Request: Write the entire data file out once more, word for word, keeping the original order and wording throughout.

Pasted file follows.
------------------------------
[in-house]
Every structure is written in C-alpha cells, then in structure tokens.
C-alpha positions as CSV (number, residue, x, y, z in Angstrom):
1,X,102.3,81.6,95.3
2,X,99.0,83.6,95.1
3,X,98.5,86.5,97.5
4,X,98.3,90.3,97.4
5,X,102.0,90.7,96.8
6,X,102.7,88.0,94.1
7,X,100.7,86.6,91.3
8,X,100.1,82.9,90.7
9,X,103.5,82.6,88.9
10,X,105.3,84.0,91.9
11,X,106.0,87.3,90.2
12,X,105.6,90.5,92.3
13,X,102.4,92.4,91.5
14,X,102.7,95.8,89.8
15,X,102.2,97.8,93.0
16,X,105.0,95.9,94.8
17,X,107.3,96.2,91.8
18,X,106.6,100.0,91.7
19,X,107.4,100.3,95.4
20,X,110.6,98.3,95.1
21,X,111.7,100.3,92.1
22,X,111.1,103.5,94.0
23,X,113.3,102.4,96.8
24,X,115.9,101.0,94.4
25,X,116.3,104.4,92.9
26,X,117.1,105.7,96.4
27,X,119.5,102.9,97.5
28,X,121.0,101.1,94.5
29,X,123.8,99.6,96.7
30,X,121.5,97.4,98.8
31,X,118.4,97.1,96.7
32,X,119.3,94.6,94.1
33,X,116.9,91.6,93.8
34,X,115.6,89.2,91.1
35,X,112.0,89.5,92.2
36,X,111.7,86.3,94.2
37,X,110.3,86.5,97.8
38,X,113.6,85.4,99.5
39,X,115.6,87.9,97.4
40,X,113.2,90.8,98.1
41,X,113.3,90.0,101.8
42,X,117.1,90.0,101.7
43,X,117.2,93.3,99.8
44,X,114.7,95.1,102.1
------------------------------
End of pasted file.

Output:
[in-house]
Every structure is written in C-alpha cells, then in structure tokens.
C-alpha positions as CSV (number, residue, x, y, z in Angstrom):
1,X,102.3,81.6,95.3
2,X,99.0,83.6,95.1
3,X,98.5,86.5,97.5
4,X,98.3,90.3,97.4
5,X,102.0,90.7,96.8
6,X,102.7,88.0,94.1
7,X,100.7,86.6,91.3
8,X,100.1,82.9,90.7
9,X,103.5,82.6,88.9
10,X,105.3,84.0,91.9
11,X,106.0,87.3,90.2
12,X,105.6,90.5,92.3
13,X,102.4,92.4,91.5
14,X,102.7,95.8,89.8
15,X,102.2,97.8,93.0
16,X,105.0,95.9,94.8
17,X,107.3,96.2,91.8
18,X,106.6,100.0,91.7
19,X,107.4,100.3,95.4
20,X,110.6,98.3,95.1
21,X,111.7,100.3,92.1
22,X,111.1,103.5,94.0
23,X,113.3,102.4,96.8
24,X,115.9,101.0,94.4
25,X,116.3,104.4,92.9
26,X,117.1,105.7,96.4
27,X,119.5,102.9,97.5
28,X,121.0,101.1,94.5
29,X,123.8,99.6,96.7
30,X,121.5,97.4,98.8
31,X,118.4,97.1,96.7
32,X,119.3,94.6,94.1
33,X,116.9,91.6,93.8
34,X,115.6,89.2,91.1
35,X,112.0,89.5,92.2
36,X,111.7,86.3,94.2
37,X,110.3,86.5,97.8
38,X,113.6,85.4,99.5
39,X,115.6,87.9,97.4
40,X,113.2,90.8,98.1
41,X,113.3,90.0,101.8
42,X,117.1,90.0,101.7
43,X,117.2,93.3,99.8
44,X,114.7,95.1,102.1